Who Wants To Play “Jeopardy”?

April 27, 2009
63 Views

That would be IBM Research, for millions of dollars (I suspect). I’ve known about the Jeopardy project for a while from colleagues at IBM, and I’m glad I can finally talk about it publicly, now that it’s been reported in the New York Times.

It’s a great challenge, and I hope IBM can rally around it the way it did for chess. But I’d love to see information retrieval researchers consider a related problem–namely, looking at the results for a query and trying to reverse engineer the query from that set (i.e., without cheating and looking at the query). In order words, I want search engines to do what we as humans do naturally. When I’m not sure I understand you, I repeat back what I think you said, in words I’m sure I understand and that I believe you’ll understand too. It’s a great way to clarify misunderstandings and to make sure we end up on the same page.

This clarification dialogue is a key part of the HCIR vision: establishing shared understanding between the user and the system. And it bears a striking resemblance to the game of Jeopardy. When a user receives results in response to a query, those results should feel

That would be IBM Research, for millions of dollars (I suspect). I’ve known about the Jeopardy project for a while from colleagues at IBM, and I’m glad I can finally talk about it publicly, now that it’s been reported in the New York Times.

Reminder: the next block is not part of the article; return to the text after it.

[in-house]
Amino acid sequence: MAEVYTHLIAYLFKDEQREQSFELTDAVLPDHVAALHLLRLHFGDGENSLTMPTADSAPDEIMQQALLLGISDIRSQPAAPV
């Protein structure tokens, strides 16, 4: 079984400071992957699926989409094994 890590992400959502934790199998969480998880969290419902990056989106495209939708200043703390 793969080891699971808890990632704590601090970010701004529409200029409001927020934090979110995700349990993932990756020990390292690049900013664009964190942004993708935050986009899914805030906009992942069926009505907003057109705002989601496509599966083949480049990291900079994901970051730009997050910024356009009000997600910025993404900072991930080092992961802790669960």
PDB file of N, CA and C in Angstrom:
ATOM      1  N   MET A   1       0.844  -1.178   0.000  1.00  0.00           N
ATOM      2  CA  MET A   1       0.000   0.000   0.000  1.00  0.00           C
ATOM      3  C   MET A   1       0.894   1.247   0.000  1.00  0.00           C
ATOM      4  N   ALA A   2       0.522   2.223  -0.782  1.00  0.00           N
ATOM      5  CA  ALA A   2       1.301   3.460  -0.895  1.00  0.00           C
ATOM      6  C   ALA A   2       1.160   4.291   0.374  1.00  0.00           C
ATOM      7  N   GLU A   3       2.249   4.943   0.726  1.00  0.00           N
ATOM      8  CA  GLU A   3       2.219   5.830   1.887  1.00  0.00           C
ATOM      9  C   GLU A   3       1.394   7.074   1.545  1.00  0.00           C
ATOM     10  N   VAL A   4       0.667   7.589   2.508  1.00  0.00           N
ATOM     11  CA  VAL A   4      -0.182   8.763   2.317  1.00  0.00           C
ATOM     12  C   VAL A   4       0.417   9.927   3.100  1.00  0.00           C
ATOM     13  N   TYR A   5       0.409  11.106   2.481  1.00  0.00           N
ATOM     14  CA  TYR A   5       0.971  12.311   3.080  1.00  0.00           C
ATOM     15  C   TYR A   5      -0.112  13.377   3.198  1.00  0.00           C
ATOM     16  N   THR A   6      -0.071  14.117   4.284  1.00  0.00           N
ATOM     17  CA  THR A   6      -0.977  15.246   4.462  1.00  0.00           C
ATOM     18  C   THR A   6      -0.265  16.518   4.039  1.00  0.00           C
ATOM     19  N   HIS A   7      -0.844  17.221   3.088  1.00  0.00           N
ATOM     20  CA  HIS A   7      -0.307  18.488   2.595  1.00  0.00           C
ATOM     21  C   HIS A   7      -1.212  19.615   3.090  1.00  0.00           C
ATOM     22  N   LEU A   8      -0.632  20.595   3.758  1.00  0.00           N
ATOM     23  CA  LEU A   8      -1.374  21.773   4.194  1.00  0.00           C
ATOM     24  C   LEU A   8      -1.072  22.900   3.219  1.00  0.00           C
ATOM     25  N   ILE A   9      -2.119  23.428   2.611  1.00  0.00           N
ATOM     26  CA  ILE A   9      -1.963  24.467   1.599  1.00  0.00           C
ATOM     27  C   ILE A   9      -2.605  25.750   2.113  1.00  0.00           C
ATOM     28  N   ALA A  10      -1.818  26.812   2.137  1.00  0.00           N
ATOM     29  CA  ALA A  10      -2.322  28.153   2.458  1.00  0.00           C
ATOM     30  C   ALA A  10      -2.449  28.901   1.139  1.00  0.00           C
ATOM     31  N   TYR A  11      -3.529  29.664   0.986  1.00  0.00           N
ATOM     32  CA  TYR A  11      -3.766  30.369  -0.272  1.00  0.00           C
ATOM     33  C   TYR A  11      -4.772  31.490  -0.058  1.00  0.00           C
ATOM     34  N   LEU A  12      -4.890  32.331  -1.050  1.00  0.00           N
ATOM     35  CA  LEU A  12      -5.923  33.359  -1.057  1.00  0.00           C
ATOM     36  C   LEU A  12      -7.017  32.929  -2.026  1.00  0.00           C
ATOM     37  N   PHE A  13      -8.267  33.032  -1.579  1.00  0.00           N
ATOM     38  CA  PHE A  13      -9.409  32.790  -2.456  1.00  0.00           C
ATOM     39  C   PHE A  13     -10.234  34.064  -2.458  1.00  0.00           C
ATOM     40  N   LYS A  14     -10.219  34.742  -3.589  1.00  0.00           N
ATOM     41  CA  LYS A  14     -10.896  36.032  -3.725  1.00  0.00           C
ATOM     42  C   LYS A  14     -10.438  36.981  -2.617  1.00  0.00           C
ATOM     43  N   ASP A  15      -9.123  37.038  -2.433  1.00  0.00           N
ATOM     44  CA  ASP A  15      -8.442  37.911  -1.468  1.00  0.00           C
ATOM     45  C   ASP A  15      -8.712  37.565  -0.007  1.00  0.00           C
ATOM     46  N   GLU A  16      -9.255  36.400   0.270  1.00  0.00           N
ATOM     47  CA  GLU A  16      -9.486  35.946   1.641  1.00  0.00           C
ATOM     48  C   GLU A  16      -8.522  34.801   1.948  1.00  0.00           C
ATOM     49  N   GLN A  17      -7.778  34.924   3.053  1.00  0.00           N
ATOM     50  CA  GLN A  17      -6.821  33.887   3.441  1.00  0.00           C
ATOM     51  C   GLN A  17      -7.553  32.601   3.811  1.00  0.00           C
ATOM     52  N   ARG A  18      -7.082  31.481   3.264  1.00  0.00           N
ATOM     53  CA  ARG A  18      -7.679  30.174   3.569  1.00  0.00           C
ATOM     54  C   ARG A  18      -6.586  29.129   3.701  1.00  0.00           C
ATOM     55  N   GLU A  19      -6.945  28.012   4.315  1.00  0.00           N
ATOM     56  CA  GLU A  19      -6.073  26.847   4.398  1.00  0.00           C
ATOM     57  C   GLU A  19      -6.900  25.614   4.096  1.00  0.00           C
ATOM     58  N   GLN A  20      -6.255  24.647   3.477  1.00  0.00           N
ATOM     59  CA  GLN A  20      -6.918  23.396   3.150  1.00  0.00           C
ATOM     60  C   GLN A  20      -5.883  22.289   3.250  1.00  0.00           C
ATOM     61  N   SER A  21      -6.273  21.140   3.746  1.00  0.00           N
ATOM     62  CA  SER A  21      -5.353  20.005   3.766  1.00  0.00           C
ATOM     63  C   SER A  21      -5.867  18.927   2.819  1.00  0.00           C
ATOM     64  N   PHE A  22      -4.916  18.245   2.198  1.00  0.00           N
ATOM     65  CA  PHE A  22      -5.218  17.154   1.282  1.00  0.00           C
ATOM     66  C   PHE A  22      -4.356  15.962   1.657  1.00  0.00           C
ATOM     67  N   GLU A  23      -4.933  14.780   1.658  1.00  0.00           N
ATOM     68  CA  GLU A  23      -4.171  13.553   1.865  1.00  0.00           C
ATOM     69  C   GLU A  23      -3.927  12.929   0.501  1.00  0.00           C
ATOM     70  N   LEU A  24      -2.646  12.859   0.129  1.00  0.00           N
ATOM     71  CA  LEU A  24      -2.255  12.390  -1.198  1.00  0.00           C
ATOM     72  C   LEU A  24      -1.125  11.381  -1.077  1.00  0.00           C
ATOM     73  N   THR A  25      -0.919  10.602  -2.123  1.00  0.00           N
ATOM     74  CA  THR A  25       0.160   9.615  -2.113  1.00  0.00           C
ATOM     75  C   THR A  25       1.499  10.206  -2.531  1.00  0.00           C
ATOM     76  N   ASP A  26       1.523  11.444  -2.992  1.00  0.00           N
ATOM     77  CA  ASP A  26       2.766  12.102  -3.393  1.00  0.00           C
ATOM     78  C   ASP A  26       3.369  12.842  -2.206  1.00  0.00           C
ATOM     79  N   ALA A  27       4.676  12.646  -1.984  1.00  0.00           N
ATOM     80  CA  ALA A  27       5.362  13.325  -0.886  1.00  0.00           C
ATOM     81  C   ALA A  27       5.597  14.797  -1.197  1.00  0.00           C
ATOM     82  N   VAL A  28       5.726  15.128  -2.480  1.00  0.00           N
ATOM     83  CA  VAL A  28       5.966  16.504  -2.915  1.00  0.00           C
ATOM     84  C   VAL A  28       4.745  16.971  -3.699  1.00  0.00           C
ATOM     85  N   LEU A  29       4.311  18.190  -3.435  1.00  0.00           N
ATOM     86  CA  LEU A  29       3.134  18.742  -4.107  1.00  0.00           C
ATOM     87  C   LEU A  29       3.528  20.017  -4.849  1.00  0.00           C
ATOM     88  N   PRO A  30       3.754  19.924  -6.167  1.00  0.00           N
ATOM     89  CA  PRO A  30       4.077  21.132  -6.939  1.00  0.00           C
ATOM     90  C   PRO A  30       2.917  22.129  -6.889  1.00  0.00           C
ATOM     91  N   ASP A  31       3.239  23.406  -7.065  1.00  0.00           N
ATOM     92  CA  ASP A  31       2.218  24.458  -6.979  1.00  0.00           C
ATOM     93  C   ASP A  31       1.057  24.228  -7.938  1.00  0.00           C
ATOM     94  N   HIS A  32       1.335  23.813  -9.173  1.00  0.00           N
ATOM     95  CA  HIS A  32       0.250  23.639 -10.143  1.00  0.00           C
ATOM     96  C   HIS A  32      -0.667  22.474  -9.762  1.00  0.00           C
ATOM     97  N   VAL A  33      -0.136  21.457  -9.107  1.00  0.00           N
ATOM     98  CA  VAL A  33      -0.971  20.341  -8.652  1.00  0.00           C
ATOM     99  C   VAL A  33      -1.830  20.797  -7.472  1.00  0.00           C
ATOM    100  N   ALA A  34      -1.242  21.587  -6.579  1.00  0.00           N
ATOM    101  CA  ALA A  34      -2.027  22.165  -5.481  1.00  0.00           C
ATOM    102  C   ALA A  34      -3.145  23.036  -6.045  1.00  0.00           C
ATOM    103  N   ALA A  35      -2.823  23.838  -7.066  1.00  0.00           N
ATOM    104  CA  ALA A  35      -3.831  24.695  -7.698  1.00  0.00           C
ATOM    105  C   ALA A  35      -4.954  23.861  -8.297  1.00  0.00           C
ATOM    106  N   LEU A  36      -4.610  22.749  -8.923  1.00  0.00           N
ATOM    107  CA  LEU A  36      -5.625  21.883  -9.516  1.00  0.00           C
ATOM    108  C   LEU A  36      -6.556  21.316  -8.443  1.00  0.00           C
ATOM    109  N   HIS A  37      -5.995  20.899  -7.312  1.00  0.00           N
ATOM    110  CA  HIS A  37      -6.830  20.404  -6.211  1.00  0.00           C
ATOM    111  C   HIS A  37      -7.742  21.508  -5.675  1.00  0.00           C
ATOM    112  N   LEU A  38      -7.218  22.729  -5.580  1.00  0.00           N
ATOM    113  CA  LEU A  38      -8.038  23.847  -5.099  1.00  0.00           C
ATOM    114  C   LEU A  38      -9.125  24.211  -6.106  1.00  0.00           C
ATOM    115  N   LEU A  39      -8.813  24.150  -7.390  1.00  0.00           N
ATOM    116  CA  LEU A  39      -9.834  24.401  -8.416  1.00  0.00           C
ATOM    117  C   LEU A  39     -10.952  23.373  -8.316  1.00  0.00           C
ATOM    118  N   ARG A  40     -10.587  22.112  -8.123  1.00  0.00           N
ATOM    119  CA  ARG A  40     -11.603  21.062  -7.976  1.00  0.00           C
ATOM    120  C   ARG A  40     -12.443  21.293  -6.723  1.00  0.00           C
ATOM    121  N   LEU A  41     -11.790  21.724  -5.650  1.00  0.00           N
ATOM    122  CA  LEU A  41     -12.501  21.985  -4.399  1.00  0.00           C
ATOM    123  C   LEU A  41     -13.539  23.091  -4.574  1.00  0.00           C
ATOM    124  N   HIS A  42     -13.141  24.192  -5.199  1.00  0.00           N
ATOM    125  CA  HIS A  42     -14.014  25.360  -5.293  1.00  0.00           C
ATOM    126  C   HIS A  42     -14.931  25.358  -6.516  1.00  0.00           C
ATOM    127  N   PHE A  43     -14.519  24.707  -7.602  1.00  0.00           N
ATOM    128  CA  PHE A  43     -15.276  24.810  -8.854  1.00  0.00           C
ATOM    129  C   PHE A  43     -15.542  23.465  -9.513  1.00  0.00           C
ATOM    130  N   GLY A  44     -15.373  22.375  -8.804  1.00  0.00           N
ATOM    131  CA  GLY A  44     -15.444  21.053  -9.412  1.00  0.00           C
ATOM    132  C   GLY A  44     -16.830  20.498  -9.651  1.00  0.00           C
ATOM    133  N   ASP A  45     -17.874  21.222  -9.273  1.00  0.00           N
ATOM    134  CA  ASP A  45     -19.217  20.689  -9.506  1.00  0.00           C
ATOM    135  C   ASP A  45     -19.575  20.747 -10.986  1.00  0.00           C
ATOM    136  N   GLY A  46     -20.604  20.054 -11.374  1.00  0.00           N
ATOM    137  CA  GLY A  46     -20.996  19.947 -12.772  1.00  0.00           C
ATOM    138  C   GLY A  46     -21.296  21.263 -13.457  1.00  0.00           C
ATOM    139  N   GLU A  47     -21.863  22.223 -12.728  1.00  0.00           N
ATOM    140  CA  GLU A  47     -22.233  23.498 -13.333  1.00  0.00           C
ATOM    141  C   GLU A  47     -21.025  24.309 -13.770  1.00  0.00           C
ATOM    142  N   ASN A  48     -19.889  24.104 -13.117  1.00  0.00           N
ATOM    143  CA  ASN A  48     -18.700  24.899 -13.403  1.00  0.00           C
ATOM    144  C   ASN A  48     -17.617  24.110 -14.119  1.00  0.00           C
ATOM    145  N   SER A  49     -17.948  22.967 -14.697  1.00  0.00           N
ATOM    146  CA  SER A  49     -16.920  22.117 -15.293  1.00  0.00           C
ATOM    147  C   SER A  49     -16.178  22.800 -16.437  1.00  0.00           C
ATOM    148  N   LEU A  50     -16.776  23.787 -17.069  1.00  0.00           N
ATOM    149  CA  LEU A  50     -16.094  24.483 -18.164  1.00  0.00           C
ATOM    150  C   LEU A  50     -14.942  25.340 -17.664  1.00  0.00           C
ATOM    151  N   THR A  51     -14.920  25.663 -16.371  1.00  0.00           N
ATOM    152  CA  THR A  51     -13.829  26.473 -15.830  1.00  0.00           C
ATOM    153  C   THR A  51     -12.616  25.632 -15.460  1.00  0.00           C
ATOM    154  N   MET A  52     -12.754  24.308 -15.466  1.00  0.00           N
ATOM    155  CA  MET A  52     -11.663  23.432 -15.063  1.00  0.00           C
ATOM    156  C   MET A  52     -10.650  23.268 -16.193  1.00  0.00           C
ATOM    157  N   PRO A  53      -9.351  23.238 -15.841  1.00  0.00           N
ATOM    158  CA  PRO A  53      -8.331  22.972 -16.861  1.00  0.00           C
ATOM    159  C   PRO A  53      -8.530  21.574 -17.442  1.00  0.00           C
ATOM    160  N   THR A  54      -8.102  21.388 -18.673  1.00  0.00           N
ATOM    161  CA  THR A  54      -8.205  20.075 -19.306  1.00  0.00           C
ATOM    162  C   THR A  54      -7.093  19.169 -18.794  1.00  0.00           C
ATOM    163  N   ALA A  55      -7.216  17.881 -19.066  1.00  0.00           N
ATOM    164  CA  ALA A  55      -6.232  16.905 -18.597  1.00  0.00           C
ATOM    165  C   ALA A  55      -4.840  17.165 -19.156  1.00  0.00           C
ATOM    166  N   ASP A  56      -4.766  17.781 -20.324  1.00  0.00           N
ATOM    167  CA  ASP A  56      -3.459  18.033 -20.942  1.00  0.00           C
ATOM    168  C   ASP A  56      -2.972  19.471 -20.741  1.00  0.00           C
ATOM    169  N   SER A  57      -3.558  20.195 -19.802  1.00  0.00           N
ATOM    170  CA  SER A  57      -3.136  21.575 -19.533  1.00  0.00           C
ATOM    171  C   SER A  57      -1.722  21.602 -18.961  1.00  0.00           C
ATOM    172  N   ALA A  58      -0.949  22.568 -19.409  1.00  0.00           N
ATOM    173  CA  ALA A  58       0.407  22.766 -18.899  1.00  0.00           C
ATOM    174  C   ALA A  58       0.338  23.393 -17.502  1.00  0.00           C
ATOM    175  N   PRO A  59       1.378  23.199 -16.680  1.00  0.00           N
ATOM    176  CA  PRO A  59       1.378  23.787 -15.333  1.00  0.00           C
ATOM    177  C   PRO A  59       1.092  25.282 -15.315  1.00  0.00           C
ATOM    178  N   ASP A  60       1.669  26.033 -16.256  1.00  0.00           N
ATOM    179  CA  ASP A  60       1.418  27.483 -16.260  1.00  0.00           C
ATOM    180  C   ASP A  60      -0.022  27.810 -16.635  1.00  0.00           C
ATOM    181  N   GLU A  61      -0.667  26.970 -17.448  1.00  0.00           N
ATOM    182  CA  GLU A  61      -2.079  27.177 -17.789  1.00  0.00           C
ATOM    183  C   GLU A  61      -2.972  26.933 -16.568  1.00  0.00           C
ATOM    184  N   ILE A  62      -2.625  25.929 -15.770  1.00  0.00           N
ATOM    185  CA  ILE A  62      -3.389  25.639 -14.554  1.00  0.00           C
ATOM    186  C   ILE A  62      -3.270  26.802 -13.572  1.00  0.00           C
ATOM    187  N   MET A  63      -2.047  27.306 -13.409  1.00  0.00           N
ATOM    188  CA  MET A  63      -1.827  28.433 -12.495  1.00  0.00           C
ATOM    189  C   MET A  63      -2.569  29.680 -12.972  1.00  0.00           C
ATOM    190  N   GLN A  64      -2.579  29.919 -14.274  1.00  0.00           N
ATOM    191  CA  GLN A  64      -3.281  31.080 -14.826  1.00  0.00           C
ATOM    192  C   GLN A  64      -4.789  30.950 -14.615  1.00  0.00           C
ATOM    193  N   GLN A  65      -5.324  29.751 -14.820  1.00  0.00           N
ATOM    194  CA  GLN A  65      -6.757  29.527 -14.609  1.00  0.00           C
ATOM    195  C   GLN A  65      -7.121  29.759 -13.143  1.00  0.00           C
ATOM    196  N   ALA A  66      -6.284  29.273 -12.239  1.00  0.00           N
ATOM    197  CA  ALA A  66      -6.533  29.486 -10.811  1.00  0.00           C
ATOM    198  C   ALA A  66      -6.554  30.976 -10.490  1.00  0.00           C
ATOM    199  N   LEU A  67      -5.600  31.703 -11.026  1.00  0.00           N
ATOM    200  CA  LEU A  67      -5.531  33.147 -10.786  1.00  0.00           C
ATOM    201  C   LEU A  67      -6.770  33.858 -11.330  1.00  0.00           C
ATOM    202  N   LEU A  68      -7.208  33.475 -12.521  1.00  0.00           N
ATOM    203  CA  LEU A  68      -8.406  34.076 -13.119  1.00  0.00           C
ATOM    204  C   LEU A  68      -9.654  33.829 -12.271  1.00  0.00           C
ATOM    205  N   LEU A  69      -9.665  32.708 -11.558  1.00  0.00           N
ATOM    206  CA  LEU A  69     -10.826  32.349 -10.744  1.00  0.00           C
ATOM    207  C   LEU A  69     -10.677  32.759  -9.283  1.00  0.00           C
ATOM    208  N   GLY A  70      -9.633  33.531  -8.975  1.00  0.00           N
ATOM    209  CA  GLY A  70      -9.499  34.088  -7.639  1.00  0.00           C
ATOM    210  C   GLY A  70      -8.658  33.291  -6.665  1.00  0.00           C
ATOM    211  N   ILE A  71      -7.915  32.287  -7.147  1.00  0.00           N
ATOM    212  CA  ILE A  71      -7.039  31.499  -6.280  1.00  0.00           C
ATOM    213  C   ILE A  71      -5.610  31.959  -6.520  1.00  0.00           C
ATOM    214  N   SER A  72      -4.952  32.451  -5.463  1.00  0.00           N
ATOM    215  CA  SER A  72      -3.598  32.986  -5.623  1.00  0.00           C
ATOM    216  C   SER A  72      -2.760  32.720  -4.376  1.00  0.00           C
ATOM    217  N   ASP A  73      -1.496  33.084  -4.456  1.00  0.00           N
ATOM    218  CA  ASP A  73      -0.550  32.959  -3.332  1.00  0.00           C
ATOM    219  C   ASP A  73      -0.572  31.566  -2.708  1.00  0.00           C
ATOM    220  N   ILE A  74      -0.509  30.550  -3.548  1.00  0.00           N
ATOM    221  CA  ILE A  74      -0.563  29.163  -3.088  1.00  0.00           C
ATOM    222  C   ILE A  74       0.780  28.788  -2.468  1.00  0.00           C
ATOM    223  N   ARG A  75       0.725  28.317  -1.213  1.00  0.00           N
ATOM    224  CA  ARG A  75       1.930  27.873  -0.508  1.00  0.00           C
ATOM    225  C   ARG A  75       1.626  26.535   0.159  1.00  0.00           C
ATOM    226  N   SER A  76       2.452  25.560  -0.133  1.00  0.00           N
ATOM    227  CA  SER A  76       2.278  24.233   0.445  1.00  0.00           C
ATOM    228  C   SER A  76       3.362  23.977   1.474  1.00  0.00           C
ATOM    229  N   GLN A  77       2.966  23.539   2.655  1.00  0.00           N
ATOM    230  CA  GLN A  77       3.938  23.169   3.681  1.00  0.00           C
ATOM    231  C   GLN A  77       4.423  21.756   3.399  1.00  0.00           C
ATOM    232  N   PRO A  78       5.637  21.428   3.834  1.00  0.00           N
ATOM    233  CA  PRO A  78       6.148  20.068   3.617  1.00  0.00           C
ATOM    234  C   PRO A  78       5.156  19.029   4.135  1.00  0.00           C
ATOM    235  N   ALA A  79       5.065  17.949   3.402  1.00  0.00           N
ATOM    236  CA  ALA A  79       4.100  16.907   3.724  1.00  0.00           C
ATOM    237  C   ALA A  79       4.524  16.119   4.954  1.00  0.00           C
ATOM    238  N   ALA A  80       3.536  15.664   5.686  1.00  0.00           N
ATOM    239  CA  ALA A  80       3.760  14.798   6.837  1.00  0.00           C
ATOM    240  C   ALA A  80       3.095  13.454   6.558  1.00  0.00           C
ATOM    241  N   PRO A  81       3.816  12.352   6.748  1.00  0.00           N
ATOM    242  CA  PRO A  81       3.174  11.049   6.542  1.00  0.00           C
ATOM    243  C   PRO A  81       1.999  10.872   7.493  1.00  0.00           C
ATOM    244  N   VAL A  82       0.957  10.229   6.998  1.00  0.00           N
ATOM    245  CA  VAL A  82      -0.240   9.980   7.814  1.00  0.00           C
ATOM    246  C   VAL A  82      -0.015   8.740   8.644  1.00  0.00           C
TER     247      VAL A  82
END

It’s a great challenge, and I hope IBM can rally around it the way it did for chess. But I’d love to see information retrieval researchers consider a related problem–namely, looking at the results for a query and trying to reverse engineer the query from that set (i.e., without cheating and looking at the query). In order words, I want search engines to do what we as humans do naturally. When I’m not sure I understand you, I repeat back what I think you said, in words I’m sure I understand and that I believe you’ll understand too. It’s a great way to clarify misunderstandings and to make sure we end up on the same page.

This clarification dialogue is a key part of the HCIR vision: establishing shared understanding between the user and the system. And it bears a striking resemblance to the game of Jeopardy. When a user receives results in response to a query, those results should feel like an easy Jeopardy “answer”, for which the “question” jumps out as being compatible with the user’s information need. If that is not the case, then something has broken down in the communication, and the system should work with the user to resolve the breakdown.

I realize that HCIR isn’t quite as sexy as question answering (or is this answer questioning?) and certainly doesn’t have its own household-name game show. Then again, I never imagined that prospect theory and the prisoner’s dilemma would get their own game shows. A researcher can hope!

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